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Posts tagged “Kids

Moms Can Be Amazing


Moms can be amazing. A woman with two very young hyperactive sons sat opposite me in the cafe about twenty minutes ago and, boy, what a challenge she had stopping them knocking everything over. Then suddenly she says to the younger who is like two years old: “Is it time to go to the toilet?” to which his cheerful response was: “Yes”. And I thought: “How did she know?”. They leave. Five seconds later I smelt the poo in his pants.

(Un)Craven Attention

Bullies come with little brains. I think this as I observe a young family walk down the street. The little boy is a spark of sorts. It’s a wonder how this four-year old, or so he seems, skipping alongside his mum thinks he can catch the adroit pigeon scooping breadcrumbs from the ground or that he can recapture the balloon that slipped through his fingers. He watches, helplessly and with wonder, the yellow ball of air drift unquestionably sky-bound and the way the inflated rubber is bouncing in the wind looks suspiciously like a victory dance, a celebration of being free of the little rascal. As his mother pauses to look at a shop window bargain he makes a face at his older sister and from her reaction I am pretty sure this is a mask he has worn before to mother’s disapprobation.

One of my great regrets is being unable to remember not just what pretty thoughts I contemplated when I was still a child but how I actually thought – the process by which I laid down Napoleonic schemes to outfox my watchful father for my mother’s limited and, therefore, precious attention. Was I aware of cause and effect; pride and punishment; id and super-ego? And so when I see how that little boy pushes his sister so he can be the one next to mum I know that there is more than dutiful innocence in those puppy green eyes. No puppy he is; he is riotously naughty. He knows exactly what he wants and no sister, for love or punishment, will stand in his way. Perhaps he’ll turn out alright in the end. I did.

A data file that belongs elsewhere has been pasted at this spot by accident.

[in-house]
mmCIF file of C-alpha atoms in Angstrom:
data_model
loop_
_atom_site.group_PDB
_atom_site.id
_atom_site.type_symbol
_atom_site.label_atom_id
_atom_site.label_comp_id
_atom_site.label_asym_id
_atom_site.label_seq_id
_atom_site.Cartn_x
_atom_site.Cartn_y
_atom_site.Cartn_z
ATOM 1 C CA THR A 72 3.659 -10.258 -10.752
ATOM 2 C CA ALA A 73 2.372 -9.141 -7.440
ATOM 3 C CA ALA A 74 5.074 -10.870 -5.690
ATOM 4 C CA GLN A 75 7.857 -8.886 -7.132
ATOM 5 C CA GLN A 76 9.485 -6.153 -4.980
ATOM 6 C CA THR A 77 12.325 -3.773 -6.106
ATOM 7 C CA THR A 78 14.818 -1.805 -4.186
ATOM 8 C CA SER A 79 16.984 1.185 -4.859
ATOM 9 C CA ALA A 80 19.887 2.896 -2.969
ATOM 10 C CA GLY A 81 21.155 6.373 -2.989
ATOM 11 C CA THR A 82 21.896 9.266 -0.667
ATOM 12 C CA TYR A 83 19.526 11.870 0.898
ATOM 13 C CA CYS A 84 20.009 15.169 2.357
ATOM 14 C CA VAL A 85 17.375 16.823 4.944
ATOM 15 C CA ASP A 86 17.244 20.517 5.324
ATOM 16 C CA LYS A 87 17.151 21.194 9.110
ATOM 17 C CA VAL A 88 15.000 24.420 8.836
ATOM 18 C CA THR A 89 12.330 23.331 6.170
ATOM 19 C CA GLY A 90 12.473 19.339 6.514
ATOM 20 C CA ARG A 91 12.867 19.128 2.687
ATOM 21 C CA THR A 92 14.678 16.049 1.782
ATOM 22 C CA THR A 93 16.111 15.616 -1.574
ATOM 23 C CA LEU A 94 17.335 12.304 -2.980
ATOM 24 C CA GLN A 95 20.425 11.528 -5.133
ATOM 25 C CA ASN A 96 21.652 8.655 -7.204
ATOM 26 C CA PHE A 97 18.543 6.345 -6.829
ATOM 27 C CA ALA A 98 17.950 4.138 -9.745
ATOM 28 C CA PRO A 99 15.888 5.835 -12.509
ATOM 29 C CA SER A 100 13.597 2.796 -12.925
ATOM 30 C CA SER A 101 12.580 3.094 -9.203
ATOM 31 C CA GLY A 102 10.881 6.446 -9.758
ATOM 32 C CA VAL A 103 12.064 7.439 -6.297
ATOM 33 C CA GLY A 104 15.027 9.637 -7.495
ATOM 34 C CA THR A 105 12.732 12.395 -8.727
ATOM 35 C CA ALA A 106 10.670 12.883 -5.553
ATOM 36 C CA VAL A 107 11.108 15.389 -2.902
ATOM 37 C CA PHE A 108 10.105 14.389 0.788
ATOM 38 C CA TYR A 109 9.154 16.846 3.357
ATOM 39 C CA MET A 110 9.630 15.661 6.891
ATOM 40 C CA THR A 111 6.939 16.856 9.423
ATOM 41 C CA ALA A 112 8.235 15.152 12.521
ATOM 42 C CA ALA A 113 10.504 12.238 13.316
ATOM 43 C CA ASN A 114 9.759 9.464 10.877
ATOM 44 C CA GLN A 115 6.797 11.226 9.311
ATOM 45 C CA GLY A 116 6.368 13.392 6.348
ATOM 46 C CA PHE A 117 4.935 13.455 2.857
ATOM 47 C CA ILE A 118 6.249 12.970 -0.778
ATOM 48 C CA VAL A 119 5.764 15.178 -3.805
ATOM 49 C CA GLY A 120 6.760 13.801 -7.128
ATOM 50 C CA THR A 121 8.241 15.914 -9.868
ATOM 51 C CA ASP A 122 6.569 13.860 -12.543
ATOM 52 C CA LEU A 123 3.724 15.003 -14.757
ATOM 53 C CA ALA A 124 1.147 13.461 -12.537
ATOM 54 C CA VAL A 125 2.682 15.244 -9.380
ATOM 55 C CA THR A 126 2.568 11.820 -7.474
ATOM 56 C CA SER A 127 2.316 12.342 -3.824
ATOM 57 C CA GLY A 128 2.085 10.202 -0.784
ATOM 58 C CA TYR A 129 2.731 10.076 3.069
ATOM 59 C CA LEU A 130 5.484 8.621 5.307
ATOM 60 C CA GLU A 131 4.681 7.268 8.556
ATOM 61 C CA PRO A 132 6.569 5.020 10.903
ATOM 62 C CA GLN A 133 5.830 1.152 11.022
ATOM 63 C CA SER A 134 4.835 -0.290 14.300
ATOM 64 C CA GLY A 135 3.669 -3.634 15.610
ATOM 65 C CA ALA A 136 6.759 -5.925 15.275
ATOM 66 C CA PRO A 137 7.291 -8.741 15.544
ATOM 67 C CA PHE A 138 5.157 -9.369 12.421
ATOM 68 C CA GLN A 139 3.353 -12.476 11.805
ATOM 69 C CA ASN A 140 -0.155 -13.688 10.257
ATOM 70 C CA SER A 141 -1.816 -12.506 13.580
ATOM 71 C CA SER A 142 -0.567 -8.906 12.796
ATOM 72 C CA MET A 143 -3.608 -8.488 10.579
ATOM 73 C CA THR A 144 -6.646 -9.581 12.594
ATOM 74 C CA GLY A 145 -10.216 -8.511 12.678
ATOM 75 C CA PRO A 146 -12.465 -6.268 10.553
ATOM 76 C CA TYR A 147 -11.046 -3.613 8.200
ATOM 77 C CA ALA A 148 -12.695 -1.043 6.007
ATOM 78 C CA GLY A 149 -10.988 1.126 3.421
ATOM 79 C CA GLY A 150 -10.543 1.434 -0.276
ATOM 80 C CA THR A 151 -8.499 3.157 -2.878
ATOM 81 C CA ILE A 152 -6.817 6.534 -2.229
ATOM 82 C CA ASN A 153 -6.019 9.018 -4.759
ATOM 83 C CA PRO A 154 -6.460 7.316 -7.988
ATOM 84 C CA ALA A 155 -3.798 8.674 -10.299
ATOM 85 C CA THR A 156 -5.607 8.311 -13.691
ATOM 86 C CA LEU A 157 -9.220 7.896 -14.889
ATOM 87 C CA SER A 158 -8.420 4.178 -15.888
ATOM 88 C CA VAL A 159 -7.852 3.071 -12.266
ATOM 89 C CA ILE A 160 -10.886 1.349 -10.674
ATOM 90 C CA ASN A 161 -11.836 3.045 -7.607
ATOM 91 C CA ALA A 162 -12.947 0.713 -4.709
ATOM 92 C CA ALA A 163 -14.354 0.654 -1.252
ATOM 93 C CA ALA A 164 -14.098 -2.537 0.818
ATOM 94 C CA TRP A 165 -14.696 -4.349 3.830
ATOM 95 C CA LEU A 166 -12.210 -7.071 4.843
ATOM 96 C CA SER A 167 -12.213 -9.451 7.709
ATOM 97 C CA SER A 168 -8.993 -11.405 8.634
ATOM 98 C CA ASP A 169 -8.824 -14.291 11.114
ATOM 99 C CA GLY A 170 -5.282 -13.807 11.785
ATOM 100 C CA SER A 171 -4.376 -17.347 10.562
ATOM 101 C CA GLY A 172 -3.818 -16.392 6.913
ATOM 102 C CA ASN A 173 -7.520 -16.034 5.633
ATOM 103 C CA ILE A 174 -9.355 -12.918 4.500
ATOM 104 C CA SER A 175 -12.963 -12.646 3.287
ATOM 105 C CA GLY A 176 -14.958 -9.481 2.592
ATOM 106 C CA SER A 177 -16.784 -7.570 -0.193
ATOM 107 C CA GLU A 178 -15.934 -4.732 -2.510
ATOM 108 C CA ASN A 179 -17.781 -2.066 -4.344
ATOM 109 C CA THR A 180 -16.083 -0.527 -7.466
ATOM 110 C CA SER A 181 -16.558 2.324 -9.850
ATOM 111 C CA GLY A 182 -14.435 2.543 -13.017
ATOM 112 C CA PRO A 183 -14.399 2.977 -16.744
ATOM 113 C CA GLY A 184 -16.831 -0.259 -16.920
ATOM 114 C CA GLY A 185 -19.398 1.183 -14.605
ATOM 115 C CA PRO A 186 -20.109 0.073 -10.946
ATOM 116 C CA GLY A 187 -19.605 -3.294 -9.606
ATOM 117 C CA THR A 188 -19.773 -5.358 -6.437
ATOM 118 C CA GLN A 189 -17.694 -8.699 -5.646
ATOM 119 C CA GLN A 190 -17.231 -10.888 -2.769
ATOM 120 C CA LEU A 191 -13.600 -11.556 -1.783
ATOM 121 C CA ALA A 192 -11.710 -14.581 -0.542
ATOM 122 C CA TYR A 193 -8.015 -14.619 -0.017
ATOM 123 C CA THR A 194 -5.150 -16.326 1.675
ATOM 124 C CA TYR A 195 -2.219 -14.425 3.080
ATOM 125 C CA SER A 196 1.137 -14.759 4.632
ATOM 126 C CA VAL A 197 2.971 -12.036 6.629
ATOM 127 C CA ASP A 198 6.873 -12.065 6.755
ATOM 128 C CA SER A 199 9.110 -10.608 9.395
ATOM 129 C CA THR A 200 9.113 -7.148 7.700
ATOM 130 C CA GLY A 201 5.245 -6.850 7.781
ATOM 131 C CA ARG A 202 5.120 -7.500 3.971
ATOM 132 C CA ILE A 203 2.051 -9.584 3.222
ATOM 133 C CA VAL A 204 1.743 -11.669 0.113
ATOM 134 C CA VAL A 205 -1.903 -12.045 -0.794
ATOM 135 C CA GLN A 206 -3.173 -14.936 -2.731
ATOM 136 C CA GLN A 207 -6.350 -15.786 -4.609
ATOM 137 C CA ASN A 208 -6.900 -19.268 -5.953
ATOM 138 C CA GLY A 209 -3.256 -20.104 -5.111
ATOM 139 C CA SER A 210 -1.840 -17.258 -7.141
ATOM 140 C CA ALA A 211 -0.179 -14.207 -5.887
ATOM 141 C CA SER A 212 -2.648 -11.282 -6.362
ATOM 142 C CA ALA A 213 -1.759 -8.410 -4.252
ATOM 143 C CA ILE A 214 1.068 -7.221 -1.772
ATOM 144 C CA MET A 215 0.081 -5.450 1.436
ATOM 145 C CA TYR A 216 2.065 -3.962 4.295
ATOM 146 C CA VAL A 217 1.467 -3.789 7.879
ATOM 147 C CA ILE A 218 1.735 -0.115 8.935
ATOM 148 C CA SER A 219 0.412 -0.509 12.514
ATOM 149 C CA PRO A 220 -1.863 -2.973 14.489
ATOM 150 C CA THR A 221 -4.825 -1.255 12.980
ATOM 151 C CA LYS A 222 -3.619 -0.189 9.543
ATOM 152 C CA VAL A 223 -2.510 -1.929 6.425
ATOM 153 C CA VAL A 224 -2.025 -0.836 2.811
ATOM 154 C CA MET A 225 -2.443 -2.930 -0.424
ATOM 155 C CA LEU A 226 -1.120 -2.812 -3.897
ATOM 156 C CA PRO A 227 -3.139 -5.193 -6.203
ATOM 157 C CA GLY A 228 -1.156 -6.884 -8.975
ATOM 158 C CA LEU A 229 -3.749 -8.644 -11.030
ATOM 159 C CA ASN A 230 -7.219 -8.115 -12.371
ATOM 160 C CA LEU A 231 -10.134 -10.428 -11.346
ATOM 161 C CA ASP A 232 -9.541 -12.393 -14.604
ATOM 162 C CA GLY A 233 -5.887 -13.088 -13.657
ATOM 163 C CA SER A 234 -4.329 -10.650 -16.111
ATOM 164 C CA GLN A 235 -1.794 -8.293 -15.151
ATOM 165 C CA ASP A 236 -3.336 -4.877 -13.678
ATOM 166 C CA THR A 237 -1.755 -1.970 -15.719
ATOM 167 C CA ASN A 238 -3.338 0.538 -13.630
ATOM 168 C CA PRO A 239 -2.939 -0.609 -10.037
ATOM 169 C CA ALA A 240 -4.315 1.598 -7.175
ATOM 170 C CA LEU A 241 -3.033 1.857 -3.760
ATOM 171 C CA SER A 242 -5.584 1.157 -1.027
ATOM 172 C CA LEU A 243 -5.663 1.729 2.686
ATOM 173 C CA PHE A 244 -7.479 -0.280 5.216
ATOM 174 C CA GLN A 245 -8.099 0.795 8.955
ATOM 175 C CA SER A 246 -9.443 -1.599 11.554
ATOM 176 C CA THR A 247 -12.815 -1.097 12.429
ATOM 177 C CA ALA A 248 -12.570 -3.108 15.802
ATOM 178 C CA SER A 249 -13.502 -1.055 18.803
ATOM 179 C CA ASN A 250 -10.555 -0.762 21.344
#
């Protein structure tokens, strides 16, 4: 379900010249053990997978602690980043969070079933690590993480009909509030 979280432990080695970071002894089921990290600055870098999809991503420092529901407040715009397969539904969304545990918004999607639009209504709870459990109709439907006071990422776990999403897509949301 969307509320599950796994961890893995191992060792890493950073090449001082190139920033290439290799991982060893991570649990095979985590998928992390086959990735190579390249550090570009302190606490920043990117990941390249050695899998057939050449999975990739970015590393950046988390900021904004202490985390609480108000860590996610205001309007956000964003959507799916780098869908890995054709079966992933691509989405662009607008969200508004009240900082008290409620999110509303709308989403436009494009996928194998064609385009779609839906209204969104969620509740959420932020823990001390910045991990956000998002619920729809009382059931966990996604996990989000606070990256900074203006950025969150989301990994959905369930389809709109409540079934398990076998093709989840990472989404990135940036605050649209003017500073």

Our Right To Use The Willow Cane

Does anyone have a ‘right’ to beat their children? The brain has this amazing ability to disconnect from reality, reason or common sense. Check this out:

  1. Journalist infiltrates The Twelve Tribes, a secretive sect, and films adults in a cellar beating six children with a total of 83 strokes of the cane. He filmed 50 beatings in total.
  2. The authorities turned up and took the children away.
  3. Disconnect from reason:
    The sect community is “very shocked. We feel it’s outrageous for them to take 40 children from their parents. We are a peaceful people …. “
  4. Disconnect from reality:
    “We believed we need to do what is right in God’s law rather than what the law of any land or state said.”
  5. Disconnect from common sense:
    The group’s children are educated on the site. The Twelve Tribes “don’t believe in higher education.”

It’s not uncommon for parents to aver: “I know best how to raise my child” and this is usually excused by all. But really? Common experience shows most people are dissatisfed with some element of their upbringing. What is certain is that parents do not always know the best way to bring up their kids. The sins of parents are legion:

  • not giving enough love, time or attention
  • spoiling children
  • being poor role models
  • encouraging or not stopping bad manners
  • abuse (oral, physical, neglect) – and in extreme cases: beating kids to death, pouring acid on them, honour killings, exorcism or some other such weird ‘cultural’ or ‘religious’ practice
  • marrying off kids to grandpas
  • neglecting or denying proper education including teaching lies (e.g. creationism)
  • the list goes on.

No doubt most parents mean well and try their best or rather try to the best of their knowledge and abilities but that’s not the same as knowing what’s best for a child. . And there lies the question: who knows what’s best for anyone else?

Secretly I think some behaviour deserve a good beating (contrary to some people’s experiences ‘a good beating’ can also do a lot of harm but sometimes some kids are just asking for a beating). But at what point does confronting bad behaviour move from correction to punishment? Who draws the red line? Can parents be trusted? The State? The religious authorities? Social workers?

Read all about it here:

The Serpent’s Ballad

Bo, Bo, Boa Constrictor
Slithering down the street
Hissing merrily, humming “Verily,
Kids are such a treat”